Supriya Ghosh (Editor)

Pyura chilensis

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Scientific name
Pyura chilensis

Higher classification


On a table with a white clams along with a Pyura chilensis is a tunicate that somewhat resembles a mass of organs inside a rock; it has a pink-to-orange flesh on a shell.

Pyura, Austromegabalanus psittacus, Concholepas concholepas

Pyura chilensis

Pyura chilensis, called piure in Spanish, is a tunicate of the family Pyuridae. It was described in 1782 by Juan Ignacio Molina.


On a brown basket is a Pyura chilensis is a tunicate that somewhat resembles a gray rock group together, with multiple orange flesh.

Pyura chilensis strange sea creature looks like living rock but inside a delicacy in chile


Pyura chilensis is a tunicate that somewhat resembles a mass of organs inside a rock. It is often found in dense aggregations in the intertidal and subtidal coast of Chile and Peru. It is a filter feeder that eats by sucking in seawater and filtering out microorganisms.

On a wet ground with sands is a Pyura chilensis, a tunicate that somewhat resembles a gray rock covered in sand cut in half, with orange flesh at the bottom right is a measuring tool from 1cm to 5.

P. chilensis has some basic characteristics common to chordates, such as the notochord and a perforated pharynx. It is born male, becomes hermaphroditic at puberty, and reproduces by tossing clouds of sperm and eggs into the surrounding water. If it is alone, it will procreate by self-fertilization.

At a bay with a two level surface of concrete, a man is smiling standing, holding a Pyura chilensis, he has black hair wearing a black shirt with gray sleeves, and a denim pants, at the right bottom is a flesh of Pyura chilensis in a blue container and broken shells.

Its blood is clear and can contain high concentrations of vanadium, which may be ten million times that found in surrounding seawater; although the source and function of this element's concentrations are unknown.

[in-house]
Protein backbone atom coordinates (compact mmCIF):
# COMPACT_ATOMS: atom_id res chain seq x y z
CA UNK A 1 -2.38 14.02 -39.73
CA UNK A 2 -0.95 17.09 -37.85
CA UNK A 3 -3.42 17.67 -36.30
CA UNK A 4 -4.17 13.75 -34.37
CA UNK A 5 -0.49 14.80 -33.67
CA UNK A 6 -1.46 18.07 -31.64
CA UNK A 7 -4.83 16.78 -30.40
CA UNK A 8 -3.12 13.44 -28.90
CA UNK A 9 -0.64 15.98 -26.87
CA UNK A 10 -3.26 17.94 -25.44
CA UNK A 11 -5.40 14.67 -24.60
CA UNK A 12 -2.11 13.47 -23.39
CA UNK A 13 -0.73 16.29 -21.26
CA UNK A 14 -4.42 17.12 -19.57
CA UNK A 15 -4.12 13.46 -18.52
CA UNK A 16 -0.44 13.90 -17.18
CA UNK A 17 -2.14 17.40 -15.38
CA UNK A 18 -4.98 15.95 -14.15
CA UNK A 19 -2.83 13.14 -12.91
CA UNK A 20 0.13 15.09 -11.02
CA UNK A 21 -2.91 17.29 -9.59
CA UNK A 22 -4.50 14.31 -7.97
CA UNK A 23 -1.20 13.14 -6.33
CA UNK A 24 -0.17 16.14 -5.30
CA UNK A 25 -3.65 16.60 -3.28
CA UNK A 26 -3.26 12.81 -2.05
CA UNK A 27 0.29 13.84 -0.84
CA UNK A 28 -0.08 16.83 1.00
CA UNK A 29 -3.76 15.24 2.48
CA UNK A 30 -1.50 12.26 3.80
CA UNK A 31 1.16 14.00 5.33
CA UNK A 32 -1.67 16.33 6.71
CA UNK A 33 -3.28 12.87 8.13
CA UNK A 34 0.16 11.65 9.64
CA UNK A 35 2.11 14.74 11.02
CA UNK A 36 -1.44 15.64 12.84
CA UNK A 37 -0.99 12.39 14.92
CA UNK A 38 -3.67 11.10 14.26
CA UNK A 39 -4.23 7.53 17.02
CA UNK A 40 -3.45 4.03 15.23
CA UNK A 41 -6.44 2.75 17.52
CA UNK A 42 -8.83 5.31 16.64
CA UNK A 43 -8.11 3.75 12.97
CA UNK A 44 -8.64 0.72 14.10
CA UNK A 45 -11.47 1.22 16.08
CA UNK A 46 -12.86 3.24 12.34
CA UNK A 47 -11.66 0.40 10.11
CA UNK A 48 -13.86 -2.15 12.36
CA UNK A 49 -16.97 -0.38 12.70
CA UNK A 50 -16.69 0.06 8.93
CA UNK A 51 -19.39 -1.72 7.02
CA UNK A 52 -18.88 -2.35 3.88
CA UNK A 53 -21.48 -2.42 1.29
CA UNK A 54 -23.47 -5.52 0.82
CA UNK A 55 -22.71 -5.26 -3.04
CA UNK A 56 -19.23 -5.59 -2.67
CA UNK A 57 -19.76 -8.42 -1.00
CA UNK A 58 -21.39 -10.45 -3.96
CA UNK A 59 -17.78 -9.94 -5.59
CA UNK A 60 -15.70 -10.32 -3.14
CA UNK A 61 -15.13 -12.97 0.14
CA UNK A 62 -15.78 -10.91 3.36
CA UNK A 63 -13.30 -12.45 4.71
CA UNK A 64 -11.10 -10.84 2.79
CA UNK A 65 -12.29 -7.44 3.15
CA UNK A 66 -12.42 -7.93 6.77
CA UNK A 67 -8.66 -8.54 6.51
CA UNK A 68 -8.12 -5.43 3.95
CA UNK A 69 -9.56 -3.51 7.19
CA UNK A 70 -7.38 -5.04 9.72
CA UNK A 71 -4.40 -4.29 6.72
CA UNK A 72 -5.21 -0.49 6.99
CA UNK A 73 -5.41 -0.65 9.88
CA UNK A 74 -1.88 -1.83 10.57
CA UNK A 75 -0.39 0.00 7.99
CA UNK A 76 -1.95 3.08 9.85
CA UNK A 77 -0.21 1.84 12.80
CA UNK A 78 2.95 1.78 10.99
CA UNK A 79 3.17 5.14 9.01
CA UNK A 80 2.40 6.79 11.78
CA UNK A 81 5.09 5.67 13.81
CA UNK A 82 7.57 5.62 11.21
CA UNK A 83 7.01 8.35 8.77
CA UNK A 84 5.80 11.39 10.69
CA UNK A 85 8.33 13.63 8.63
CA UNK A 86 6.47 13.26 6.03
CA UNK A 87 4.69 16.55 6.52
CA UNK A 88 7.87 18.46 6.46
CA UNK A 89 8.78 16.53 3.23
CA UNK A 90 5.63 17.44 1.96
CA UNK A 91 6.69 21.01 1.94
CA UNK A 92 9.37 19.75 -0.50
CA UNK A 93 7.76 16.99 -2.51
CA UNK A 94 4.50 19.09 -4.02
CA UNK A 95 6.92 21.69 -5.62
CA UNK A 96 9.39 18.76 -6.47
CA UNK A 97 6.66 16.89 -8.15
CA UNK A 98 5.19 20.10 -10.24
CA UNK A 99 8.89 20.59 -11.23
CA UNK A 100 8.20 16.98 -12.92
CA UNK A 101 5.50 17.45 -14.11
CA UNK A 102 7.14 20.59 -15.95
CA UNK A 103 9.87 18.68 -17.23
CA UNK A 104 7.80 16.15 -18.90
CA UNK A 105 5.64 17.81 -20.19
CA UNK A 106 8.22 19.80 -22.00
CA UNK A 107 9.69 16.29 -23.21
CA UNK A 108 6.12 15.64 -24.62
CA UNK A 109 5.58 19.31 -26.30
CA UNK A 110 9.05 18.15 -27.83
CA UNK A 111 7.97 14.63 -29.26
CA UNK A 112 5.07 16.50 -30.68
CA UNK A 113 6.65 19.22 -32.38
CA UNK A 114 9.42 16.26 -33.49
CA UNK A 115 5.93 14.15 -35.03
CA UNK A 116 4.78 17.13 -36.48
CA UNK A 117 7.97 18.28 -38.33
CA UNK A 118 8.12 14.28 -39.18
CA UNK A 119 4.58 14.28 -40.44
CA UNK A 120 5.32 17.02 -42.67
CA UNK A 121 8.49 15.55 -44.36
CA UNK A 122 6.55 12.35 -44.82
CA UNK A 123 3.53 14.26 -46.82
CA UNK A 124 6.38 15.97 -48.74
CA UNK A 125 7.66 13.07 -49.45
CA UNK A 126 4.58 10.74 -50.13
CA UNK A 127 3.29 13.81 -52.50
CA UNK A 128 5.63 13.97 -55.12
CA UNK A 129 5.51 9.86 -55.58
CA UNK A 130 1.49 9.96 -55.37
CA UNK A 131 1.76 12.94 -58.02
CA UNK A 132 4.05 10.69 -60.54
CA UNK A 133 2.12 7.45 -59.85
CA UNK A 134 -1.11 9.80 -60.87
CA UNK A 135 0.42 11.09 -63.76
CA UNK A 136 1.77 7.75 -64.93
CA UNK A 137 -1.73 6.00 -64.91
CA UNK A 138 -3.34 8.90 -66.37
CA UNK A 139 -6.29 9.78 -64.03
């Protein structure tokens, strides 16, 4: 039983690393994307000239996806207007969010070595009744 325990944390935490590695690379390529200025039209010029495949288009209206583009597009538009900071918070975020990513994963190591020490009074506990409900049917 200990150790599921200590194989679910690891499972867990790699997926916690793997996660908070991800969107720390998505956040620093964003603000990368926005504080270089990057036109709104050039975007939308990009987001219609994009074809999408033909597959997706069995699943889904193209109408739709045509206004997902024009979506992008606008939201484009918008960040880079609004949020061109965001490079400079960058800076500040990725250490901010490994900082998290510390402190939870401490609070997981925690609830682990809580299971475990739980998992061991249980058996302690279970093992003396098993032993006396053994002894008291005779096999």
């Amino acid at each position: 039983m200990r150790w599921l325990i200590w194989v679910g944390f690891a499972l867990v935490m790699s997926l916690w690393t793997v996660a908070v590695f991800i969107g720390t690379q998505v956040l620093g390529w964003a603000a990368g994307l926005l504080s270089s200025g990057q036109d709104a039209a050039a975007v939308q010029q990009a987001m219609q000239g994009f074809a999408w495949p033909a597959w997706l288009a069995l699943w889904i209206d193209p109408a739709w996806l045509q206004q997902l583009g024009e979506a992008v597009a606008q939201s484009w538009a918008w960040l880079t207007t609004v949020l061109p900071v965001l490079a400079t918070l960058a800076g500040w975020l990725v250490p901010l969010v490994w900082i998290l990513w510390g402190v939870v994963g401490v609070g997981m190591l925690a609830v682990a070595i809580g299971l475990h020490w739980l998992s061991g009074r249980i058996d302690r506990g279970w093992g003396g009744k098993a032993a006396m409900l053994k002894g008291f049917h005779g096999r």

On top of a brown table, there is a white plate of cooked Pyura chilensis and greens, along with a plate of red sauce and a plate of lemon at the top, a glass of water and a silver fork at the right.

The earliest mention of the "P. chilensis" was in 1782 by Juan Ignacio Molina in his book "Saggio Sulla Storia Naturale del Chili." Molina, a Chilean abbot who was shunned from Chile along with the rest of the Jesuit missionaries, wrote this book to describe the life lived by the Chileans in the Chiloe Archipelago. He briefly describes the natives for their fondness of fishing and that the Piure was another form of sustenance for the people.


On the left, a wet ground with Pyura chilensis, a tunicate that somewhat resembles a gray  group of rock with multiple orange flesh, cut in front showing its orange flesh. At the top right, a hand holding a Pyura chilensis, cracking its body to show its orange flesh. At the bottom right, On a wet ground with sands is a Pyura chilensis, a tunicate that somewhat resembles a gray rock covered in sand cut in half, with orange flesh.

On the Chilean coast, banks of P. chilensis are heavily fished. The animal is also one of the main food sources for other local aquatic species such as the Chilean abalone (Concholepas concholepas), whose proliferation has threatened P. chilensis and severely restricted its growth for more than two decades.

Many locals don wet suits and goggles to gather the delicacy, mostly in rocky areas close to shore, but occasionally farther out to sea.

Fishermen typically cut P. chilensis into slices with a handsaw, then use their fingers to pull out the siphons (which they refer to as tetas, or "udders") from the carapace, which is discarded. The flesh is usually sold in strips, but may be canned. It is exported to numerous countries, including, as of 2007, Sweden (32.5% of exports) and Japan (24.2%).


The meat, which has a strong flavor, can be eaten raw or cooked. Its taste has been described as like that of iodine or "something like a sea urchin though less delicate in flavor" and a "slightly bitter, soapy taste". It is usually cut into small pieces, and flavored with chopped onion, cilantro, and lemon. Minced and boiled, it serves as an element of many dishes, particularly arroz con piure picado, or "rice with minced piure". It can also be fried and eaten on bread. A similar edible tunicate in the Mediterranean is Microcosmus sabatieri, also called a sea violet or sea fig.

There are concerns about the safety of eating P. chilensis, given its high concentration of vanadium, with up to 1.9 mg/kg found in dry blood plasma. Vanadium is a heavy metal, considered toxic at any more than incidental levels. The average diet provides trace amounts of vanadium; typically 6–18 micrograms (µg). According to the University of Maryland Medical Center, vanadium can cause liver damage in high doses of 1.8 mg or more daily. No in-depth studies have been done to determine the amount of vanadium contained within the blood or tissue of P. chilensis, nor in typical dishes containing its flesh.


Pyura chilensis Wikipedia